General Wheeler came in the valley some time in September with quite a force of cavalry and attacked Dalton, but the garrison, making stout defence, held them in check until the arrival of General Steedman with a force from Chattanooga. After General Hood left Atlanta on his raid on the North the country about Buzzard Roost was constantly filled with rebel scouts so that we were compelled to be always on the alert expecting an attack.

As my account of Hood's attack on our blockhouse is given in substance in the body of the history, it is not necessary to repeat it here, but an incident is worth mentioning. Squire Bechtol of Company D was illiterate, but proved to be the smartest man in the company. When the blockhouse was captured he lay on the ground groaning and appearing to be badly wounded, and would not let anyone touch him, so he was left there with the wounded and after the rebels were gone with the prisoners, he managed to come to, having only feigned injury.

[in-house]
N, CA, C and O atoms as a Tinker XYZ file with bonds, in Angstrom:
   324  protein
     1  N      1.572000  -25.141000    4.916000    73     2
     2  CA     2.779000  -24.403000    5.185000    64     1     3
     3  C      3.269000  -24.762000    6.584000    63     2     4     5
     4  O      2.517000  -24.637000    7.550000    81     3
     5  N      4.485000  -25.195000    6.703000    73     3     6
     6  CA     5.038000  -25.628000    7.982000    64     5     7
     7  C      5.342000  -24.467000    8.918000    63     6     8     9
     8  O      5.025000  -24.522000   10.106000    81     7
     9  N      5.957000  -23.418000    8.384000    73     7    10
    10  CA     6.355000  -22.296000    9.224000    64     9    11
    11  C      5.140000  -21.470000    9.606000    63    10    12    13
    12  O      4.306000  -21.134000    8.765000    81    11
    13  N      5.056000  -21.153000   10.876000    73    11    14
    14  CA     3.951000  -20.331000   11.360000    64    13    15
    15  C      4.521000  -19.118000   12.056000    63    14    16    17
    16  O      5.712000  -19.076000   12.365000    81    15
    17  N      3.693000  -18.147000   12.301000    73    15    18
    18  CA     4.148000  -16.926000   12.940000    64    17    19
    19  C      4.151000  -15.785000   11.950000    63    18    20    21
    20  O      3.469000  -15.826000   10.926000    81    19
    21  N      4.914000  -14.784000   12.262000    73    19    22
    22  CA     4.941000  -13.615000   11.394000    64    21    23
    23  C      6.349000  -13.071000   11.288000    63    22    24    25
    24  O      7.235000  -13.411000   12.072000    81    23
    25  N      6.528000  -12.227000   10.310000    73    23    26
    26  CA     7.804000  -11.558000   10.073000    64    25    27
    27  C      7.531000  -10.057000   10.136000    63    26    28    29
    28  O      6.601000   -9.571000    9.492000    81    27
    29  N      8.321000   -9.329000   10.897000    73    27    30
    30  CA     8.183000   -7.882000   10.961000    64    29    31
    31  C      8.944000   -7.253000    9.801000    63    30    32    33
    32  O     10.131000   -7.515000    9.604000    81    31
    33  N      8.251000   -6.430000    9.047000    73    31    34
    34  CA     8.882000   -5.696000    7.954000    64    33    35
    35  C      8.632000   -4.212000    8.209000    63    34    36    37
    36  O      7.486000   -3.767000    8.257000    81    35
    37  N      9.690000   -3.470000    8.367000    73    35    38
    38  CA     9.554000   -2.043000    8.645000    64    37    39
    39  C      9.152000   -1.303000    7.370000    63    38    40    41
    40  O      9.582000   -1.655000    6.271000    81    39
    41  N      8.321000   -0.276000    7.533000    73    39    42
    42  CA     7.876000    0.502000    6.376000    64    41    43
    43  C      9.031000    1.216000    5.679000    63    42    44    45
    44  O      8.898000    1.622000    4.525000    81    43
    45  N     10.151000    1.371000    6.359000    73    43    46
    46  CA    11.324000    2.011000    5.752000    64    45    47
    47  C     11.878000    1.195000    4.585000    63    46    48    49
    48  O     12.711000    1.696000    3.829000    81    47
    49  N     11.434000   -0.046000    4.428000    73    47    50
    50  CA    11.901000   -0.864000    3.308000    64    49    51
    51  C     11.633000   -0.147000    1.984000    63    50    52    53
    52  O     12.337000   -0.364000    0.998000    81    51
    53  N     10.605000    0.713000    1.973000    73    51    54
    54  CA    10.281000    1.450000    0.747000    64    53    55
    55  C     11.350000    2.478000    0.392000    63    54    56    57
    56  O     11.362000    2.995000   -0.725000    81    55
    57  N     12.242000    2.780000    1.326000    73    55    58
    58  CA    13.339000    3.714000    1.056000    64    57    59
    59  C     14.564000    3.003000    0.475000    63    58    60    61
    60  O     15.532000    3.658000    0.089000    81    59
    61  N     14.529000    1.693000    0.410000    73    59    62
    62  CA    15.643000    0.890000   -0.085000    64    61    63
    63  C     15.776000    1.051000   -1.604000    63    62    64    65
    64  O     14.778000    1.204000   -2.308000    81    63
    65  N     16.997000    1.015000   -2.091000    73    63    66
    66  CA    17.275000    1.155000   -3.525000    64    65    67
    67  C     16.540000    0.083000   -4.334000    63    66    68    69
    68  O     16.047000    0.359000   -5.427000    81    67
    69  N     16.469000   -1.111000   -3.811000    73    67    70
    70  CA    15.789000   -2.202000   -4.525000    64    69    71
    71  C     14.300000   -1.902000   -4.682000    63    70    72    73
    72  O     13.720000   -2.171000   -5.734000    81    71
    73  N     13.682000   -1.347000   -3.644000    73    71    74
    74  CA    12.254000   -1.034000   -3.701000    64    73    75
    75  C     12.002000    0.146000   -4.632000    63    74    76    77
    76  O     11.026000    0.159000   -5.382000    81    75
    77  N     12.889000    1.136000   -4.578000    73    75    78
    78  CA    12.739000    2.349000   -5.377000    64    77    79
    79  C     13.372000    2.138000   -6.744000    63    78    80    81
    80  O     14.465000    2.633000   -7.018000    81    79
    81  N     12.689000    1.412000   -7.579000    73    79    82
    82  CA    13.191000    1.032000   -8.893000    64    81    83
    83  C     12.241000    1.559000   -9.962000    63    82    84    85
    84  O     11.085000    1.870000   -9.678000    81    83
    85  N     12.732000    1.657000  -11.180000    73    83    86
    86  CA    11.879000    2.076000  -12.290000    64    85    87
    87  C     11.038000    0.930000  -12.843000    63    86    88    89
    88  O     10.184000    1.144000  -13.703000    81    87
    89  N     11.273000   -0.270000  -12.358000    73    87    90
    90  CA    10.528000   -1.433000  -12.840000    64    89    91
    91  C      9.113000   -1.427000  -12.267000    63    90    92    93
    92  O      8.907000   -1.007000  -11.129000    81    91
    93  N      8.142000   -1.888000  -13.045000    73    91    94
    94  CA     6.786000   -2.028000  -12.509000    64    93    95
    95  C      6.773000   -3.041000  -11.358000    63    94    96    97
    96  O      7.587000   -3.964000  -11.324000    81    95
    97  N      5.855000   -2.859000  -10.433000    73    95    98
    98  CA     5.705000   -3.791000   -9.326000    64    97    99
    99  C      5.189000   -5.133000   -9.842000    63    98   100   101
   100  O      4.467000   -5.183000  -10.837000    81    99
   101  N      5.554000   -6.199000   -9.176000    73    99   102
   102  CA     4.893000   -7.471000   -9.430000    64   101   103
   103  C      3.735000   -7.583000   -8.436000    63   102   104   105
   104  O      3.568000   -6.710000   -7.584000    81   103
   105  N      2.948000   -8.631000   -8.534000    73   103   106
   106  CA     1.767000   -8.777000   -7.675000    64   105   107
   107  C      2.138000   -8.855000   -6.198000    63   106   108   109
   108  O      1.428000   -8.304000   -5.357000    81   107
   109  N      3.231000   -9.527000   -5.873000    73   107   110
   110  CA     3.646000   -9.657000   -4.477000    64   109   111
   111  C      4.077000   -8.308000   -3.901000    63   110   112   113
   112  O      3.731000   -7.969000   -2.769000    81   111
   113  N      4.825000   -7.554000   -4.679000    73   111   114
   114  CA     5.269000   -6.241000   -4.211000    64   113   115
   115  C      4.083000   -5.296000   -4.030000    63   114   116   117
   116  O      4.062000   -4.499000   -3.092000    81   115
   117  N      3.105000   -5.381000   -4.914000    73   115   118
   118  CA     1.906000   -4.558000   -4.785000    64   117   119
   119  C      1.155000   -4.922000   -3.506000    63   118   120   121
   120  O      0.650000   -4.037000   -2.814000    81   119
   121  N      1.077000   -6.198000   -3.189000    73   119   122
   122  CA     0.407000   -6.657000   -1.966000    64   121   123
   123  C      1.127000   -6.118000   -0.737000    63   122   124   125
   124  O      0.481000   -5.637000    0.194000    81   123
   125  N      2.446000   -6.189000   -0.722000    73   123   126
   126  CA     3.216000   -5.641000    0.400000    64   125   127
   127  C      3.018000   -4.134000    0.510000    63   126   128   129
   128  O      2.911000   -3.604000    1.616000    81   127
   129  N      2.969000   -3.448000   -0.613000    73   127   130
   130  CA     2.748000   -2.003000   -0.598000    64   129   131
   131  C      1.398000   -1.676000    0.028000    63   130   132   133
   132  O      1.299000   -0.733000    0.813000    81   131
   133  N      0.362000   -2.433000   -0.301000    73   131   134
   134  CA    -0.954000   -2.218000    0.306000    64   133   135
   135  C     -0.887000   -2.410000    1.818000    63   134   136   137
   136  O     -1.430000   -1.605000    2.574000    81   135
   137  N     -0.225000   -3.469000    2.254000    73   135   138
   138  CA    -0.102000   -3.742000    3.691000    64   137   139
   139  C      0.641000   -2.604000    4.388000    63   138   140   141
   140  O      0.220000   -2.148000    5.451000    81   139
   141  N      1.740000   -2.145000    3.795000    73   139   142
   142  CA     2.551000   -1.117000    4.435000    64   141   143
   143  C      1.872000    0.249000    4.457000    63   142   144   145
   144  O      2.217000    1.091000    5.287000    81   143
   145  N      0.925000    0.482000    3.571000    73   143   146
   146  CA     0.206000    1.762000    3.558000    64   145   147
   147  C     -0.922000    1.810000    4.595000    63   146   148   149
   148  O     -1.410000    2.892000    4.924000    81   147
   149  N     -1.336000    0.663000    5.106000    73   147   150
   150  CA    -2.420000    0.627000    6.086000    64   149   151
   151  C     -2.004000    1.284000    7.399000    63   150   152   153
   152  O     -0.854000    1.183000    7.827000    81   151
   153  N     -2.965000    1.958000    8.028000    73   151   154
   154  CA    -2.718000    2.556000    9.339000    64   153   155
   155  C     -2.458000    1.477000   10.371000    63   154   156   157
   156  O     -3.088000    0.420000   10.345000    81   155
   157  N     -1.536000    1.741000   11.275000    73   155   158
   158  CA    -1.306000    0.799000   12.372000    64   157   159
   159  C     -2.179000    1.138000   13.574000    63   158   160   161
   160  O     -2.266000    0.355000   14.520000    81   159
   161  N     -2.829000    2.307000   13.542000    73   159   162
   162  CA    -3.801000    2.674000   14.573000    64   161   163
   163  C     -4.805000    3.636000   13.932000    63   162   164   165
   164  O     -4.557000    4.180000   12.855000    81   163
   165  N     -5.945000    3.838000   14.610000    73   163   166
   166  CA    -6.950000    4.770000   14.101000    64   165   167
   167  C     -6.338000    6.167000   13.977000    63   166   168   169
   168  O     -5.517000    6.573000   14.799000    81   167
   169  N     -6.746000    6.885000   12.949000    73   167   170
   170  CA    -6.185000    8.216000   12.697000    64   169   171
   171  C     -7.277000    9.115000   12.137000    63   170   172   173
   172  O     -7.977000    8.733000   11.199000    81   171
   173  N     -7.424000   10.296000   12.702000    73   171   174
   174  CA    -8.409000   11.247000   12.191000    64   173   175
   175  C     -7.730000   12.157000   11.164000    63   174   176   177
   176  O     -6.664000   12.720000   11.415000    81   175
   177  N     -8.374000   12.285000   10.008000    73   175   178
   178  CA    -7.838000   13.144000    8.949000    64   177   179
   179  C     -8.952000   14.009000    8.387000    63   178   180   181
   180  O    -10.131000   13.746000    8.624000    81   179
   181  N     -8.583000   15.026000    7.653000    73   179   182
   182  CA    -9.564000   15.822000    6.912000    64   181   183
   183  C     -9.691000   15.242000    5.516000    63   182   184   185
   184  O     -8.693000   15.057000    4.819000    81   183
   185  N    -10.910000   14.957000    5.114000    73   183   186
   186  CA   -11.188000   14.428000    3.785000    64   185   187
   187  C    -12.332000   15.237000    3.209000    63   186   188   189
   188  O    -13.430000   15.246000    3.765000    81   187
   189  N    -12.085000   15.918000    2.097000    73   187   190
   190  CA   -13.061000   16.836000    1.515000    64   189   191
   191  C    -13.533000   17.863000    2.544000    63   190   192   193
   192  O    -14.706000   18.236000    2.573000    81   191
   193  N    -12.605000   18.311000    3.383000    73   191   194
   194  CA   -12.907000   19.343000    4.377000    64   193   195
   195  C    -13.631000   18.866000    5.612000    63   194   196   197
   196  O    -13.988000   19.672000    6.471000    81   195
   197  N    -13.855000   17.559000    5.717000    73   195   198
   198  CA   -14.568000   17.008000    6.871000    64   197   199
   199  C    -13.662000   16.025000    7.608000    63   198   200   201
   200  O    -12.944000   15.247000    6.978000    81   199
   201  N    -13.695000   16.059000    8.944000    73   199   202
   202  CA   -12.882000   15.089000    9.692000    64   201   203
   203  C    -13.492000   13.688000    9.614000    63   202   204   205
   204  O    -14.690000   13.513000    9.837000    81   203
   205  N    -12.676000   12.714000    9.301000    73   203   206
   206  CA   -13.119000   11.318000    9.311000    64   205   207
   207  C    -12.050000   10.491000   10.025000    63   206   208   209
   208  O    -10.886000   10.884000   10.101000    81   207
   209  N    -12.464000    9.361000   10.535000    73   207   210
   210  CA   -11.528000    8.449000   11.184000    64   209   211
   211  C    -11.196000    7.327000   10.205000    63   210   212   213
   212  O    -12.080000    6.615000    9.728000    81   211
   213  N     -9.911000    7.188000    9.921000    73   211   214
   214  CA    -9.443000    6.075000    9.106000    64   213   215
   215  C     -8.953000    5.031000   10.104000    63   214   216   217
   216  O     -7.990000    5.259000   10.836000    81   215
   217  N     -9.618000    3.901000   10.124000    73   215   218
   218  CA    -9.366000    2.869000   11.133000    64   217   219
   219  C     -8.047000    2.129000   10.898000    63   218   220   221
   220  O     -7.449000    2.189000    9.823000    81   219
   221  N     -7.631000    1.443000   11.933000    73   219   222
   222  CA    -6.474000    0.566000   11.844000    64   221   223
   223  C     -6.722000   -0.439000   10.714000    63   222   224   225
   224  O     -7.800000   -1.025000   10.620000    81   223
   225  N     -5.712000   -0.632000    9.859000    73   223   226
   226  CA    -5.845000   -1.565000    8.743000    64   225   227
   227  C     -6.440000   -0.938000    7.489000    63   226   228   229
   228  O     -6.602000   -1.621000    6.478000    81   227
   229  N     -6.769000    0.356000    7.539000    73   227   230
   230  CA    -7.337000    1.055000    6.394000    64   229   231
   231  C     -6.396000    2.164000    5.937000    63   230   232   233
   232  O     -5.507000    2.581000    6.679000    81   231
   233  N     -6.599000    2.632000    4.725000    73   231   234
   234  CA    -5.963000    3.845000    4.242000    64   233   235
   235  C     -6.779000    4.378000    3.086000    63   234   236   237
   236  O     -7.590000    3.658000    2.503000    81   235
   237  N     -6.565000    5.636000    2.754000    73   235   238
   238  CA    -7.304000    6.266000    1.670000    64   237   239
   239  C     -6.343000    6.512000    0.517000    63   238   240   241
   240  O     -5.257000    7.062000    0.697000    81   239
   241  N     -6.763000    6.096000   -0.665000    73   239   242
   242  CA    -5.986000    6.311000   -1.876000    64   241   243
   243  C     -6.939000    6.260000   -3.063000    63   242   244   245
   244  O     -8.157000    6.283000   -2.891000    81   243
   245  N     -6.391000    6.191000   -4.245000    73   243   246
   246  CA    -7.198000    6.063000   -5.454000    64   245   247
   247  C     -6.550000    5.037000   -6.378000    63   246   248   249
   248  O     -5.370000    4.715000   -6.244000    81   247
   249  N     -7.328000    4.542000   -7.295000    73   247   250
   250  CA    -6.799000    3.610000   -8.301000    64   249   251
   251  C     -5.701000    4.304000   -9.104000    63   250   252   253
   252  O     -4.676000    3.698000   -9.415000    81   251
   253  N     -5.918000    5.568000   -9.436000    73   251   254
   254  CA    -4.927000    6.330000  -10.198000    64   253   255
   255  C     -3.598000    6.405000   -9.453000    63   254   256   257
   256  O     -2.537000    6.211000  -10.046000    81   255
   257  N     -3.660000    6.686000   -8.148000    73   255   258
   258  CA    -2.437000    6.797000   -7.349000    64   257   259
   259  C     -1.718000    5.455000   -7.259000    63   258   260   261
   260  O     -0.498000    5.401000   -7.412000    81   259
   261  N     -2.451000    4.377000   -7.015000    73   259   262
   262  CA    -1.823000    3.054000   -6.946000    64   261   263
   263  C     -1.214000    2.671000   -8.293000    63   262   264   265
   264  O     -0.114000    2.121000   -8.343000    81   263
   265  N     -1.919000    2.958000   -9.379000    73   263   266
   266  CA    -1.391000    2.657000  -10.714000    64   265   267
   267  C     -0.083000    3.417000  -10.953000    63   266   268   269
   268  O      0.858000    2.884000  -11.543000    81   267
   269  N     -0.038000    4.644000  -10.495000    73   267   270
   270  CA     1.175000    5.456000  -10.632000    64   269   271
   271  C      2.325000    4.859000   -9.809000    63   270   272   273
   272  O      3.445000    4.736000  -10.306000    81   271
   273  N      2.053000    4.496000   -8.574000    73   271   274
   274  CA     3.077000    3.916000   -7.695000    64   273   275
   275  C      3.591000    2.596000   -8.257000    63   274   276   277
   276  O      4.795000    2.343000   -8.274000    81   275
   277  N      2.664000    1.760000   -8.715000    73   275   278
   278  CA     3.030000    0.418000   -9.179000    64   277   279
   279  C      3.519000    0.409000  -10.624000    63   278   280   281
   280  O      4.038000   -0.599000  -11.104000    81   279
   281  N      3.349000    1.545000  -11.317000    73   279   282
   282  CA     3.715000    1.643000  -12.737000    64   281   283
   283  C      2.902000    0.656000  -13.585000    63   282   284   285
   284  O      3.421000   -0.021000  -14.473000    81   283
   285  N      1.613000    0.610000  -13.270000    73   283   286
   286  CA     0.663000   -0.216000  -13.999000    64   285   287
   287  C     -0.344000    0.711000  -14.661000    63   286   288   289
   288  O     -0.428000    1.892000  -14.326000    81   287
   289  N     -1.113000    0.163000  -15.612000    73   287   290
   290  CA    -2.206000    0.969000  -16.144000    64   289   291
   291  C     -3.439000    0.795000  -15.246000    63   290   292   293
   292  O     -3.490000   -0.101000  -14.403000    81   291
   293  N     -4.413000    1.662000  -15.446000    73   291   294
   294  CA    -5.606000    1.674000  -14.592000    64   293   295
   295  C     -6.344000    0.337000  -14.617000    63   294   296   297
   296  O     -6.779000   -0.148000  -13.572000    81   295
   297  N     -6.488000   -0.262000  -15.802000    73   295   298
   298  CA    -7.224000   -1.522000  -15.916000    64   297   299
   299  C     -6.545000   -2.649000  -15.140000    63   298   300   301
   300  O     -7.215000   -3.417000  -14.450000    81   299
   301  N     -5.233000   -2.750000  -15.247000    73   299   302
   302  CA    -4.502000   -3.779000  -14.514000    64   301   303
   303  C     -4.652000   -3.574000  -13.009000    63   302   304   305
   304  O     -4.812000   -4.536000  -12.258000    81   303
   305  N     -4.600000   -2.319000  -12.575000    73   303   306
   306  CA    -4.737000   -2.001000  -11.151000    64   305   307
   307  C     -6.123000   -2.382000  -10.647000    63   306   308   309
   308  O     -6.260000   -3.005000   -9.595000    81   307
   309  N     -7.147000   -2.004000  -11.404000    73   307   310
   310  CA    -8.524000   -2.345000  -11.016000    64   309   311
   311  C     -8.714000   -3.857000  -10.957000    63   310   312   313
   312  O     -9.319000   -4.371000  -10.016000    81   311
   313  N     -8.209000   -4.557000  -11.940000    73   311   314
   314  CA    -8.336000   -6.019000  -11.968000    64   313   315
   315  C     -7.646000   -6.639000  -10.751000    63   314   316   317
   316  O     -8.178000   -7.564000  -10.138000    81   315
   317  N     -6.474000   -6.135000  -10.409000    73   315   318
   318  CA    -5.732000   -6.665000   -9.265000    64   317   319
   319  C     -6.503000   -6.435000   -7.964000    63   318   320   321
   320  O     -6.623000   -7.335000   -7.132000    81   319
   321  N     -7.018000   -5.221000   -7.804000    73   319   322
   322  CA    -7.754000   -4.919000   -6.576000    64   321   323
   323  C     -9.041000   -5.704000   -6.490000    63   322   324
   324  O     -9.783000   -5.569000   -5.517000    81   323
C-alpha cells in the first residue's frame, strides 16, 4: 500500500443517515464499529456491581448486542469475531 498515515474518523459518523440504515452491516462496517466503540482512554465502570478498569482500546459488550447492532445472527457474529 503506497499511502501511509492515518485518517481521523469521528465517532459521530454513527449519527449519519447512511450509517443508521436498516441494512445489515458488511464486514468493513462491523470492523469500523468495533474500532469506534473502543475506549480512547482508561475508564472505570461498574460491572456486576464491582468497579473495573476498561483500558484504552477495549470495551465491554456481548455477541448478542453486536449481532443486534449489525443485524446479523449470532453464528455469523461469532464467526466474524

After the surrender we were taken to General Bate's head- quarters, where we were asked many questions. The next morning after the capture a detail from Company D buried the dead. The wounded were taken to a house nearby and left there to make the most of their condition, while the rebel army moved on.

We were fairly well treated by our captors and recognition made of our gallant defense, being permitted to retain our side arms and most of our personal effects. The company went on a tour through the Confederacy, via Selma and Montgomery, Ala., to Millen, where Lieutenant Jones and myself were separated from the enlisted men. By special exchange fifteen of the men were sent North and the others left to take their chances in Andersonville and other prisons. Lieutenant Jones and I, with other officers were sent to Camp Sorghum, near Columbia, SC. There we met Captain Hanon and Lieutenant Gore of Company A. As Sherman approached we were taken to Charlotte, North Carolina, seventy-five men being put in each box-car. At Charlotte many prisoners made their escape, the guards not being any longer careful to prevent it. I preferred to wait a little longer and be exchanged, which occurred soon after, and Lieutenant Jones and I came to Annapolis, Md. After a visit home we were ordered to Benton's Barracks, near St. Louis, where we met the remnant of Company D, which had been exchanged at Vicksburg, and were soon after discharged.